on Coalgebras and Modal Logic
The course notes ( ps.gz,
ps) are available in a revised version from October 2001.
Sketch of the 5 Lectures:
Introduction to Systems. Behavioural equivalence,
bisimulation, coinduction, final coalgebras, examples, applications. (No
Coalgebra. Introduction to universal coalgebra and, as far
as needed, category theory. (In contrast to the notes, we will spend
quite some time to introduce the necessary categorical concepts.)
Introduction to Modal Logic. Just some basics on Kripke
models and frames, definability and bismulation.
Coalgebras and Modal Logic (coalgebras as dynamic systems
and modal logics as the appropriate specification languages; an overview
of some current approaches).
On the Duality of Modal and Equational Logic Using a
categorical formulation of the coalgebraic semantics of modal logic we
can explain the common ground of the different approaches discussed in
the previous lecture; moreover, the idea that `modal logic is dual to
equational logic' can now be formally justified. As an application we
prove the dual of the HSP-theorem (Birkhoff's variety theorem).
Recommended Literature (updated May 2002):
I plan to make the lecture self contained, so it will not be necessary
to read any of the following. If you want to prepare a bit nevertheless
read on modal logic and on category theory (see below).
The remaining references are for the curious ...
A good introduction to algebras and coalgebras presenting
(co)induction, duality, and examples is
B. Jacobs and
J.J.M.M. Rutten, A Tutorial on (Co)Algebras and (Co)Induction.
Bulletin of EATCS Vol. 62, 1997, pp. 222--259.
best for a first introduction.
The standard reference for a theory of universal coalgebra along
the lines of universal algebra is
J.J.M.M. Rutten, Universal coalgebra: a theory of
systems.Technical Report CS-R9652, CWI, Amsterdam, 1996. A
revised version appeared in Theoretical Computer Science 249(1), 2000,
This paper contains a thorough study of universal
coalgebra and contains background material for further studies.
Another more recent reference for universal coalgebra are the lecture
H. Peter Gumm, Elements of the general theory of coalgebras. LUATCS'99,
Rand Afrikaans University, Johannesburg, South Africa, 1999.
In case you are interested in universal algebra an excellent
introduction from the computer science point of view is
W. Wechler, Universal Algebra for Computer Scientists, Springer, 1991.
For background on modal logic I recommend
P. Blackburn, M. de Rijke, Y. Venema, Modal Logic. CUP,
My ESSLLI-lecture will present what is necessary to know
about modal logic in order to understand the relationship to
coalgebras. But to really appreciate this relationship (which has only
been discovered during the last few years) some additional background
on modal logic will be useful: For this read chapters 1.1 - 1.3, 2.1 -
2.3, and note theorem 2.65.
The discovery of the relation between coalgebra and modal logic can be
traced back to the book
J. Barwise, L. Moss, Vicious Circles,
CSLI, Stanford 1996.
A very readable and exciting book on
paradoxa, non-well founded set theory, coalgebras, and modal logic.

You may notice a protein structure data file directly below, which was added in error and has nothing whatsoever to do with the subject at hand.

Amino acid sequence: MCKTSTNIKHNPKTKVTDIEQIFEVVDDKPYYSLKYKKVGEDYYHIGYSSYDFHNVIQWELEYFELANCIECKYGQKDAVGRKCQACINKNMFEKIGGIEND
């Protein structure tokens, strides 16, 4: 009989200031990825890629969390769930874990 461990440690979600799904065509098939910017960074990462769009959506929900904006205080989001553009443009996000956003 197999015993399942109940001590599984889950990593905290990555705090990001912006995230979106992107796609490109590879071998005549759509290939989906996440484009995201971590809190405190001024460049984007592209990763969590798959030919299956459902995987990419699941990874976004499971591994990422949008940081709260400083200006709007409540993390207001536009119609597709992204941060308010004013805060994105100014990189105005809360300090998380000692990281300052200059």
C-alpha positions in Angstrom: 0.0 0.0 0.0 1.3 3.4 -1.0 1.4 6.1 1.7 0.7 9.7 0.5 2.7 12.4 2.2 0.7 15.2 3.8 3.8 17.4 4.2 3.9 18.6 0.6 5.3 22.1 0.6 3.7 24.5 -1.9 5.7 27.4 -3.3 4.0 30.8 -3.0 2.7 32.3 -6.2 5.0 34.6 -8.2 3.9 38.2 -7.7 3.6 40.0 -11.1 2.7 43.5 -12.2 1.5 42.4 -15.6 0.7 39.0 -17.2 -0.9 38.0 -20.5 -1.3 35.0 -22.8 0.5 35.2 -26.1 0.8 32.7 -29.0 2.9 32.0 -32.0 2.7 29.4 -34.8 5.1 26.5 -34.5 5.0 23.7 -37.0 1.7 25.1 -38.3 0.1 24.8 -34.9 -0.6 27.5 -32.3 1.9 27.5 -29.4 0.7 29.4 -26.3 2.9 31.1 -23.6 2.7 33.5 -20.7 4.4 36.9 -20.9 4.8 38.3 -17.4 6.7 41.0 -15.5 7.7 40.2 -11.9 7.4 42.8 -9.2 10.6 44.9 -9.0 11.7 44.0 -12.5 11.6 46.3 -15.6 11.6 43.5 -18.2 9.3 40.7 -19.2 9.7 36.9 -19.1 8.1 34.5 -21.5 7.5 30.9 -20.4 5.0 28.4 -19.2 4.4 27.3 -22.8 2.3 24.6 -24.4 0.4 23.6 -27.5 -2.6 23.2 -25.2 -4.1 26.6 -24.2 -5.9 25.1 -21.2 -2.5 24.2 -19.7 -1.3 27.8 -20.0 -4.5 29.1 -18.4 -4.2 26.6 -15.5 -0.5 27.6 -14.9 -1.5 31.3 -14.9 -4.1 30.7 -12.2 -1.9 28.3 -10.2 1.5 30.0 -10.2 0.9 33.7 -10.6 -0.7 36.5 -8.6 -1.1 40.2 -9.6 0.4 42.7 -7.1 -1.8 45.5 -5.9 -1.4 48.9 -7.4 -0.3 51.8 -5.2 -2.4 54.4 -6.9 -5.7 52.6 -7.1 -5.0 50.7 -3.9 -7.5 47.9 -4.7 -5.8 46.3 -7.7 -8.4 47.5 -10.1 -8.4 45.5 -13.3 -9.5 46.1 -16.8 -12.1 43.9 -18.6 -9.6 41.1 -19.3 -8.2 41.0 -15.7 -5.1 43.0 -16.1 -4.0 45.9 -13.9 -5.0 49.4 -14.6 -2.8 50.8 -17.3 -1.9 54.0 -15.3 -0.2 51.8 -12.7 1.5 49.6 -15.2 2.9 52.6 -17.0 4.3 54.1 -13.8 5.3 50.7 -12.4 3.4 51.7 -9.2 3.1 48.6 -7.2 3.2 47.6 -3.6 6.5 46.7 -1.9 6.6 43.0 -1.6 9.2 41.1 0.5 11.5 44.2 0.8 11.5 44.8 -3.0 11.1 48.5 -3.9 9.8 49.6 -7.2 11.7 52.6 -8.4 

Concerning category theory, the course will be
self-contained. But if you have seen before the definitions of functor,
product/coproduct, epi/mono, and preferably also of limit/colimit,
natural transformation, and adjunction things will be easier (even if
you don't remember the definitions, seeing them again will make you feel
more comfortable when they appear in the course). You can consult
e.g. one of the following:
Lawvere, Schanuel, Conceptual Mathematics, Cambridge University
This book teaches to think categorically and avoids technicalities or
advanced examples. Take a look!
S. Mac Lane, Categories for the Working Mathematician, Springer
The classical reference.
J. Adamek, H. Herrlich, G. Strecker, Abstract and Concrete
Categories , John Wiley and Sons, 1990.
Presents a lot of material not available in Mac Lane's book.
G. Longo. Categories, Types and Structures, MIT Press,
For those who are interested in the relationship between
category theory and type theory. Electronically available.
M. Barr, C. Wells, Category Theory for Computing Science,
Prentice Hall, 1990.
A very readable introduction with many
examples familiar to computer scientists. A shorter introduction is
electronically available as the lecture notes of their ESSLLI'99
F. Borceux. Handbook of Categorial Algebra. Cambridge University
Perhaps not the best starter but most valuable for
learning category theory seriously.
B. Pierce, Basic Category Theory for Computer Scientist, MIT
A small book but still containing all the definitions
R.F.C. Walters, Categories and Computer Science, MIT Press,
An undergraduate text emphasising objects as data types and
arrows as programs.
Additional list of electronically available lecture notes on
M. Caccamo, J.M.E. Hyland, G. Winskel: Lecture Notes
in Category Theory. BRICS Lecture Series, 2001.
A Gentle Introduction to Category Theory - the calculational
approach. University of Utrecht, 1992.
Chris Hillman: A
Categorical Primer. August 2001.
This page contains an informal
introduction to category theory and, for example, a nice explanation
of the Yoneda Lemma.
Jaap van Oosten:
Basic Category Theory.
D. Turi: Category
Theory Lecture Notes. LFCS, Univeristy of Edinburgh, 2001.
Last modified: Wed May 15 10:49:01 CEST 2002